The world's longest flight...reborn
Updated: Oct 27, 2018
On the 11 and 12th of October, Singapore Airlines showed who's boss in the ultra long haul market with the re-inauguration of the longest ever commercial flight.
SQ22 flew between Singapore and Newark Liberty Airport, leaving Singapore at 23:59 local time and arriving at Newark at 06:00 local time with a mammoth 17.5 hour journey as well as a 9,500 nautical mile crossing in that timestamp. Now, this may not seem like long, but the original flight time for SQ22 was supposed to be 18h 45m. The flight ended up experiencing high tailwinds which can help the flight arrive quicker at its destination, hence why the flight was so short.
The aircraft used was an Airbus A350-900ULR, with ULR standing for Ultra Long Range. This is a variant of Airbus’ successful A350 program containing the longest range of any commercial aircraft today, capable of flying London-Sydney nonstop (which is 20 hours long). This is because of a special fuel system which adds 24,000 liters of fuel without requiring any additional fuel tanks and enhanced winglets.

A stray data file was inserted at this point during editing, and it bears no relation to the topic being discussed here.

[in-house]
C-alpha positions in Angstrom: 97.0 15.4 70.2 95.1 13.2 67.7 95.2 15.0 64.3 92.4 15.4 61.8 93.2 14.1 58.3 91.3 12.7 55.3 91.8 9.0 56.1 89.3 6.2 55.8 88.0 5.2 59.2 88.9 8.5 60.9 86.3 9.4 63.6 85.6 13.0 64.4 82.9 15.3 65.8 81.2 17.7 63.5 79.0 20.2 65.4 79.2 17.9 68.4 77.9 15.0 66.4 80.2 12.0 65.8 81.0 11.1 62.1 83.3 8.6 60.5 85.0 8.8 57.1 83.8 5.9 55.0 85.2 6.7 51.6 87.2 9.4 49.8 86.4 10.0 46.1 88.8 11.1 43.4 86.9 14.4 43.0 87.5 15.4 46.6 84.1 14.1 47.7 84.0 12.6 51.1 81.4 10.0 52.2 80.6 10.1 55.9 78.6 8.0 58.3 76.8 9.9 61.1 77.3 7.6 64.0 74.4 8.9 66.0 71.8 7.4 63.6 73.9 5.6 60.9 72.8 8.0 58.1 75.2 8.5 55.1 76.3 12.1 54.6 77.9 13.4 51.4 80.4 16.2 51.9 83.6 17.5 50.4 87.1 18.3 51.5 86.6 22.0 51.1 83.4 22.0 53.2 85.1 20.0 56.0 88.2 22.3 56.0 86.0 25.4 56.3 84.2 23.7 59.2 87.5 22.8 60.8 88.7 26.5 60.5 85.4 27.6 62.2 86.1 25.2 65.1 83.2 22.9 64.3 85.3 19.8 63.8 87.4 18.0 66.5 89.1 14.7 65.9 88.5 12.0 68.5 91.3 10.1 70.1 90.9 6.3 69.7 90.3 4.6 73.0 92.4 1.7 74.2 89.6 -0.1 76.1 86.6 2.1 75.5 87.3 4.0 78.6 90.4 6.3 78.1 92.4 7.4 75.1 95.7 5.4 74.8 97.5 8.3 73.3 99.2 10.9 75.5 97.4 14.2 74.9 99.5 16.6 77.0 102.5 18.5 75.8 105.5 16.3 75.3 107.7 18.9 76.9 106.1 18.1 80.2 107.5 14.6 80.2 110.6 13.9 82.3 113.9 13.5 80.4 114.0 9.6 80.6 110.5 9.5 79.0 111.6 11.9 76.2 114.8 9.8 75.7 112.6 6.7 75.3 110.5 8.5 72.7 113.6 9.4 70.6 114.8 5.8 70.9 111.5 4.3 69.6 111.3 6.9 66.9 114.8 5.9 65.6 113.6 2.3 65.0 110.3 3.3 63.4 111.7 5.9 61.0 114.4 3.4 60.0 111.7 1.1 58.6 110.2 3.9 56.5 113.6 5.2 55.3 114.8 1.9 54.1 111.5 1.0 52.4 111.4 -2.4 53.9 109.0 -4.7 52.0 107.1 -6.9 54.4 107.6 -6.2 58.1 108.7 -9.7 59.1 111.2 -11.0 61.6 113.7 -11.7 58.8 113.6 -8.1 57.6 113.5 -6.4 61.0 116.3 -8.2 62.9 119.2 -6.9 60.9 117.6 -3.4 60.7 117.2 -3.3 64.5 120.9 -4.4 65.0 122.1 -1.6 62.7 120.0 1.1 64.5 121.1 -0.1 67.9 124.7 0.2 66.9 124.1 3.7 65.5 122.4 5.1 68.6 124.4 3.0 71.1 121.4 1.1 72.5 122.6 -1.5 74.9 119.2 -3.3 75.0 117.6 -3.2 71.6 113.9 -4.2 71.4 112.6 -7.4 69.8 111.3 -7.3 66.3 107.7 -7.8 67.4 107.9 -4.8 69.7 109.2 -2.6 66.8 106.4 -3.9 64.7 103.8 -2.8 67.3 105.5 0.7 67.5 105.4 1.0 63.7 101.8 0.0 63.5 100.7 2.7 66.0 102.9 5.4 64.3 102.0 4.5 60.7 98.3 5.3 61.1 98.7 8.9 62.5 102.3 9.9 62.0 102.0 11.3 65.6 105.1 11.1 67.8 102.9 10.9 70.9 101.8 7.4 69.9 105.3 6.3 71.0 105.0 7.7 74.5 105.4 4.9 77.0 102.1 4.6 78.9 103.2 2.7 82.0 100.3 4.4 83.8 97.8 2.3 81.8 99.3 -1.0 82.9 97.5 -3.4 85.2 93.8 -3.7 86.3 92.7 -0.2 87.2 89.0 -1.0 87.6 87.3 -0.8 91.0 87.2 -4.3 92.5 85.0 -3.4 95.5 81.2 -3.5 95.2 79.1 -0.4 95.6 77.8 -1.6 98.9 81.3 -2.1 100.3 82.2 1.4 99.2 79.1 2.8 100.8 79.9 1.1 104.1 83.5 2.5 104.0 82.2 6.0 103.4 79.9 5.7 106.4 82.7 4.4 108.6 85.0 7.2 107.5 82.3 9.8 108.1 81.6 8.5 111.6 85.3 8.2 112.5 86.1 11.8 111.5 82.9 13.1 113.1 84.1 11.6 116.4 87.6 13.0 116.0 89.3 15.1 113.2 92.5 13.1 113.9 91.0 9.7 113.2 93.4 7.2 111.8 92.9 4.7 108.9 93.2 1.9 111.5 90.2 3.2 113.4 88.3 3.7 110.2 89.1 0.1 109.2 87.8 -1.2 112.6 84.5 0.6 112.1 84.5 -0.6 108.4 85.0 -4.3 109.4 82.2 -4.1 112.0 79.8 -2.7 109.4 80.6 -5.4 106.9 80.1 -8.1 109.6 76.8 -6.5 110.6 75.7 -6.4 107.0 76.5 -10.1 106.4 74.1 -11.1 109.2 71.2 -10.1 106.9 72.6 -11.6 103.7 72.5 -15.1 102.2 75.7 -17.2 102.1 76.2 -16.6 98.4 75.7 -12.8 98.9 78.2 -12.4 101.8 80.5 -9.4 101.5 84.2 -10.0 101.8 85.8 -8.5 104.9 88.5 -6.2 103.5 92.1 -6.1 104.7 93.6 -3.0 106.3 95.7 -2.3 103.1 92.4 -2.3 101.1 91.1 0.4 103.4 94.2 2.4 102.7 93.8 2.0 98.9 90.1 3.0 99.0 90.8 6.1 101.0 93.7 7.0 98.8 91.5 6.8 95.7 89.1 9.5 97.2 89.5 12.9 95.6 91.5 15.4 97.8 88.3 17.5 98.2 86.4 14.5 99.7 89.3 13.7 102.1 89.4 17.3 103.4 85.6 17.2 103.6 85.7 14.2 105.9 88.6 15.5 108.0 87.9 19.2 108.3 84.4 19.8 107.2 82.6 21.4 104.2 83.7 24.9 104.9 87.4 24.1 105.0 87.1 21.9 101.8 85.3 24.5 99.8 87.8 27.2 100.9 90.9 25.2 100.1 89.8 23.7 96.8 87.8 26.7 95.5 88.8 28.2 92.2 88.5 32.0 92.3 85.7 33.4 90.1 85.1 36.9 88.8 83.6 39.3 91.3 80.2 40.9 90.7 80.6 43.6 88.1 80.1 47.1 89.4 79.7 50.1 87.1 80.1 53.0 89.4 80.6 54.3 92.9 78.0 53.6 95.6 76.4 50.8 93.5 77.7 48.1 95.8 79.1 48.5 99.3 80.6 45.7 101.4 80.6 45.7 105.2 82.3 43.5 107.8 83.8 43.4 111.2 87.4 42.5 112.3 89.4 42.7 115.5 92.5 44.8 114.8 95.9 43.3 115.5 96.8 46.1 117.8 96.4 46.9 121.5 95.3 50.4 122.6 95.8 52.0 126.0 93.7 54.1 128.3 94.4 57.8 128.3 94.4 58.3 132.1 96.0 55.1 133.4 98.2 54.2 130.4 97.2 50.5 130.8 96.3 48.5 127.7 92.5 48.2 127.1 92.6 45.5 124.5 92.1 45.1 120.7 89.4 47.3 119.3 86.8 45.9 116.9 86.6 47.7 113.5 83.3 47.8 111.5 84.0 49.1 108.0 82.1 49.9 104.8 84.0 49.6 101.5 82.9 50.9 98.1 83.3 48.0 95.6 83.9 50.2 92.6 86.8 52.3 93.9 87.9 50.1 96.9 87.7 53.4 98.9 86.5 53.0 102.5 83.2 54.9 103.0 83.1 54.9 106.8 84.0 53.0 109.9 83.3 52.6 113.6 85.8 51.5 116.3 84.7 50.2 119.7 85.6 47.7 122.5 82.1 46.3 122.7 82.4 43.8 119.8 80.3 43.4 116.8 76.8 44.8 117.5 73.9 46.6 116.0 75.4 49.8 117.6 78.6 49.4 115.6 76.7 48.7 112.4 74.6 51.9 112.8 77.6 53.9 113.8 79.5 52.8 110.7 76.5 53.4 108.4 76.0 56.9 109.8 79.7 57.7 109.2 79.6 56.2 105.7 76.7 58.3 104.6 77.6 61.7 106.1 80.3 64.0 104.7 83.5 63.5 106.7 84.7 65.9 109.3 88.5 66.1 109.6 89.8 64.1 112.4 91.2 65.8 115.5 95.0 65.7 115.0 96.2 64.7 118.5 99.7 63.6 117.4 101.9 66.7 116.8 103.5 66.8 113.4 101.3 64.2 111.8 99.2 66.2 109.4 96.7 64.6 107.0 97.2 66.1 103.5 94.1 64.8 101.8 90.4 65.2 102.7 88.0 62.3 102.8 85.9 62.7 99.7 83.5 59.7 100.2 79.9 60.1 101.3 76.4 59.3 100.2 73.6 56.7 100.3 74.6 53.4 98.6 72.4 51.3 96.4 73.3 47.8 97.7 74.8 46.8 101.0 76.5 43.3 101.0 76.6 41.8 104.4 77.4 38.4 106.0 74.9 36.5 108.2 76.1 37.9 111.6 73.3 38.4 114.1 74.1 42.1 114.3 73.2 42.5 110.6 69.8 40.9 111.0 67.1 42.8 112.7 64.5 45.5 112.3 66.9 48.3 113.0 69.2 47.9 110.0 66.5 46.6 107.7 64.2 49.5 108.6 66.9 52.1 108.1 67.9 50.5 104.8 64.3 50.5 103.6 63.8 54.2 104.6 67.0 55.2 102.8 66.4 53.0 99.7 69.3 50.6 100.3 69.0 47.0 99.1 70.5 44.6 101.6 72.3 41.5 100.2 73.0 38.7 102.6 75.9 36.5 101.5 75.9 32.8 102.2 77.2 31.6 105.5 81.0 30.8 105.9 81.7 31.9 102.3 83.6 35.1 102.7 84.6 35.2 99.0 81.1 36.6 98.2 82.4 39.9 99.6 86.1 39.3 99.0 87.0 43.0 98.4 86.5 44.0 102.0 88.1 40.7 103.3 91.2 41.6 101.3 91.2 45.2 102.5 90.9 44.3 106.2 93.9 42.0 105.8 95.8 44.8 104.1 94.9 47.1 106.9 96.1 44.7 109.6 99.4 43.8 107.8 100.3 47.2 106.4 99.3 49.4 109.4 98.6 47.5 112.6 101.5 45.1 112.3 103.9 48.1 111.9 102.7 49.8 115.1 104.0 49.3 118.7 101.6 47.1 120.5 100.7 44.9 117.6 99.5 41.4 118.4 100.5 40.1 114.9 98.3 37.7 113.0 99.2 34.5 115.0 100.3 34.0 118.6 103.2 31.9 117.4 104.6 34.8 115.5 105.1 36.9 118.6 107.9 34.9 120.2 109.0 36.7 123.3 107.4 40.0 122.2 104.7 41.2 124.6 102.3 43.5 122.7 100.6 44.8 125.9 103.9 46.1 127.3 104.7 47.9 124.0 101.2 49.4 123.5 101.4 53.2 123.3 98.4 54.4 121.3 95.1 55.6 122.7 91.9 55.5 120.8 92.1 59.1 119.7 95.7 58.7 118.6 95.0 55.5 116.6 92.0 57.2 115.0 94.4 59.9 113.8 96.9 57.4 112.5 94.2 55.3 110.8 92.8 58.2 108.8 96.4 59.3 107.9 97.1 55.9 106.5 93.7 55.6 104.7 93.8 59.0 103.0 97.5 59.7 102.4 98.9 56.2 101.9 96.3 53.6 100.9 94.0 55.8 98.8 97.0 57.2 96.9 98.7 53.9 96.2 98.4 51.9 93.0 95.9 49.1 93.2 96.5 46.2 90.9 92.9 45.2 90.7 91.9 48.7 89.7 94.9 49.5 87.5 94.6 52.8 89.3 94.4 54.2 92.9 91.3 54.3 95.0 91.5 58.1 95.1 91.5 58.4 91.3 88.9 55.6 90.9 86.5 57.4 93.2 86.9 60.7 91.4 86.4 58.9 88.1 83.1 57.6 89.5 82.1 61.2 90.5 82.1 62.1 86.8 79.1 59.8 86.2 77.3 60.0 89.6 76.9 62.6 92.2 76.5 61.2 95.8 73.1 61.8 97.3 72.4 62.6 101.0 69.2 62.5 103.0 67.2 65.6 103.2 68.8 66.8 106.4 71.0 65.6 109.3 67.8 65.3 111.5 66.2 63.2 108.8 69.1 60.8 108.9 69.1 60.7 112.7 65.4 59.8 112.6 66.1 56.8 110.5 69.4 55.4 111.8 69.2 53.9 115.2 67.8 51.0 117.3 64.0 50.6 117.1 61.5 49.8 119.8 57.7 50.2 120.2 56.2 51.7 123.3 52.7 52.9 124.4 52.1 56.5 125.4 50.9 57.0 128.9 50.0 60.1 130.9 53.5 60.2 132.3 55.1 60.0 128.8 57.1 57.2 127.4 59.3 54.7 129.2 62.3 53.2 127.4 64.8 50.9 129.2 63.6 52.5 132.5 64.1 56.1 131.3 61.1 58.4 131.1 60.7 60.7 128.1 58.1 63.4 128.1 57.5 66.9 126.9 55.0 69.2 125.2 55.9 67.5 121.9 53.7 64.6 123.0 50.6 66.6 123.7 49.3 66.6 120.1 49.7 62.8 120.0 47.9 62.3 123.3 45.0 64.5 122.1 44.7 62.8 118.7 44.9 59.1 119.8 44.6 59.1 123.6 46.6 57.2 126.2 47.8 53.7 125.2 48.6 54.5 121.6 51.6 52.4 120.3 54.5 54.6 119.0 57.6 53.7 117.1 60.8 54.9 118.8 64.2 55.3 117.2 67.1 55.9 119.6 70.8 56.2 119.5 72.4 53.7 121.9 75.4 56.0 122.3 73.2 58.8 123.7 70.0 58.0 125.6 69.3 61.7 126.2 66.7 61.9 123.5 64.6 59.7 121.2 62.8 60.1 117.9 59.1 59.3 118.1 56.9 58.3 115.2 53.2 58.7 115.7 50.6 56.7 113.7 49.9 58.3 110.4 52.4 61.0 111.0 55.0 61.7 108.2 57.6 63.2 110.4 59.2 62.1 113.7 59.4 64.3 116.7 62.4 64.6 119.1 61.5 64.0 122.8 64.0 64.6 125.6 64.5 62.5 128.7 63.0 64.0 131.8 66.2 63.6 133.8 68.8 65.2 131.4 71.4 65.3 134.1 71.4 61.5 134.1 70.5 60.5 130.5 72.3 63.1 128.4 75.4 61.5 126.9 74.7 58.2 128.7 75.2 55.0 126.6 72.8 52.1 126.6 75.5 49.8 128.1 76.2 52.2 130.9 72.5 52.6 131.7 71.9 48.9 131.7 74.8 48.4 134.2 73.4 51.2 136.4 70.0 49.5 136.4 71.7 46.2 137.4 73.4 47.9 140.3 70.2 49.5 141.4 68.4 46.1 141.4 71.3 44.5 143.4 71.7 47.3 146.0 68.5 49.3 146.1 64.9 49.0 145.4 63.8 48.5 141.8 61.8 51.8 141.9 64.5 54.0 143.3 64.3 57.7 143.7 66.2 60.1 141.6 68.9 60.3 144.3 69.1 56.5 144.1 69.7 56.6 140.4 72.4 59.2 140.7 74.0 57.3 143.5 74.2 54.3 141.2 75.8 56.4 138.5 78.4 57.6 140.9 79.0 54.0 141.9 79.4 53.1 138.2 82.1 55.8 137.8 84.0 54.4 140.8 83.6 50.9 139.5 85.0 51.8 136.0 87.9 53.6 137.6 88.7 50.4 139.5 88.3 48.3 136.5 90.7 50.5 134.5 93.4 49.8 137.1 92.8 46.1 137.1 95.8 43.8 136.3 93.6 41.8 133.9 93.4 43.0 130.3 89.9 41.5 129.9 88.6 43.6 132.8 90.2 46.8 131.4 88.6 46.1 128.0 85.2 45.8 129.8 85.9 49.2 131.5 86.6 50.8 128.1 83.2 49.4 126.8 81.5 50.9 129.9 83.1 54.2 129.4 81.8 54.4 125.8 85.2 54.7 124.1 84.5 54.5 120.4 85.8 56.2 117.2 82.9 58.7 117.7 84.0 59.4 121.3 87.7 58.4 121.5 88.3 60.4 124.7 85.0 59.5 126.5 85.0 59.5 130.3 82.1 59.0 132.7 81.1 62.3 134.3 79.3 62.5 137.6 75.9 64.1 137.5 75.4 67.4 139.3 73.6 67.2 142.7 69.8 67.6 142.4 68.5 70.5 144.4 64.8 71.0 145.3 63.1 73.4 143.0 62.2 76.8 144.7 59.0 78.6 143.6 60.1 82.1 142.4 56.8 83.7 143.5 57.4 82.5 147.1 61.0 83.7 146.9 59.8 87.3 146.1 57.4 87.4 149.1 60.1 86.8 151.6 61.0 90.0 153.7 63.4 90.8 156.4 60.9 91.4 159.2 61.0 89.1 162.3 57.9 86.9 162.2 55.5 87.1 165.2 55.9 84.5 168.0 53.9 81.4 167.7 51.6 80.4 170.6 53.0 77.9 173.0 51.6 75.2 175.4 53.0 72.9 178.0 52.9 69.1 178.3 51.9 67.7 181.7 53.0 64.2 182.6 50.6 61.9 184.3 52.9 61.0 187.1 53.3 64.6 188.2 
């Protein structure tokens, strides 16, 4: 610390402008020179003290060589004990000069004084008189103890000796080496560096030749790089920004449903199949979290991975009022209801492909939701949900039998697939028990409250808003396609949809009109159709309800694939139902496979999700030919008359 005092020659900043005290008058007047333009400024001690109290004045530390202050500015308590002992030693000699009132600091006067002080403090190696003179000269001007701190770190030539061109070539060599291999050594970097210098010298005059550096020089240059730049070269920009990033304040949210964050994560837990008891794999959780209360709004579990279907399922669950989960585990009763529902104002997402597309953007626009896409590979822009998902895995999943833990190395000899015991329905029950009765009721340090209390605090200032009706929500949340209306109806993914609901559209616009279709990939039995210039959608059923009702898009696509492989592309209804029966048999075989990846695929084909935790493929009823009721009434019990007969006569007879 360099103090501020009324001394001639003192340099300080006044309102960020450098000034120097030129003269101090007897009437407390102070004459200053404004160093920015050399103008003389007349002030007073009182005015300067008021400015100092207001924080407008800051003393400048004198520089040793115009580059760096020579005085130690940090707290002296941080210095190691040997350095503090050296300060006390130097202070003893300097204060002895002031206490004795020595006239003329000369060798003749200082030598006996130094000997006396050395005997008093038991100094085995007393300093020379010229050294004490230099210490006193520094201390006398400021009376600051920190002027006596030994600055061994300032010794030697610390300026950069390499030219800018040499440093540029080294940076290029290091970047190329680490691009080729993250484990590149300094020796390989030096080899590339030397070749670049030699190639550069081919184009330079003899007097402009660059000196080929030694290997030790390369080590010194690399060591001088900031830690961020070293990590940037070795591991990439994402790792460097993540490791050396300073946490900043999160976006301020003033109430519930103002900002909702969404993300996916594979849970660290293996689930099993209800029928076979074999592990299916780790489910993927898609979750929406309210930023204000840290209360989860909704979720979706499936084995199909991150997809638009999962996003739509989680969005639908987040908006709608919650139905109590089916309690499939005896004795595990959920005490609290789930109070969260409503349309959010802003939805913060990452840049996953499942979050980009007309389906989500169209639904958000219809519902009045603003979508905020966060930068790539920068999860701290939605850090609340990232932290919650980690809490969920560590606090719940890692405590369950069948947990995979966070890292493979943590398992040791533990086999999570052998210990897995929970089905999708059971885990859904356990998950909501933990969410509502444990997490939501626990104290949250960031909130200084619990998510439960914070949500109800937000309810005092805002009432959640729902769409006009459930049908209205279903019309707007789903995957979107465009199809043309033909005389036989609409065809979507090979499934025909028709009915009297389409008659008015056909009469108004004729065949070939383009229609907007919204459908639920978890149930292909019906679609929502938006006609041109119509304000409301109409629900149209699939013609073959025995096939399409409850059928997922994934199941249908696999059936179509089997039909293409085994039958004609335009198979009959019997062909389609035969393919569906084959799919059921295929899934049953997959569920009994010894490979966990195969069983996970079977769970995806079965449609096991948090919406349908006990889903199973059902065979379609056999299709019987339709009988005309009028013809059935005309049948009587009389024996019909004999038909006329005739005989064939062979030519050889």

Singapore Airlines operate this aircraft with only 161 seats, 67 of them in business class and 94 of them in premium economy. You won’t find a single economy class seat in the plane since this is such a long flight and comfort is key. Aside from an non-economy cabin, passengers are treated to a “wellness menu”, with specially curated dishes to reduce jetlag and improve the passengers’ condition once they step off the flight.
Now, I did say that this is a rebirth. This flight used to be operated between 2004 and 2013 but was discontinued because of rising oil prices. During that time the flight was operated by the four-engine Airbus A340-500, which had the longest range of it's time. Unfortunately, it was very fuel inefficient which is why the route was cancelled.
This is certainly a big achievement for the aviation industry, Singapore Airlines as well as Airbus, for this could open up new possibilities in ultra long haul travel and we could see even longer flights being opened up in the next decade. The future certainly looks bright!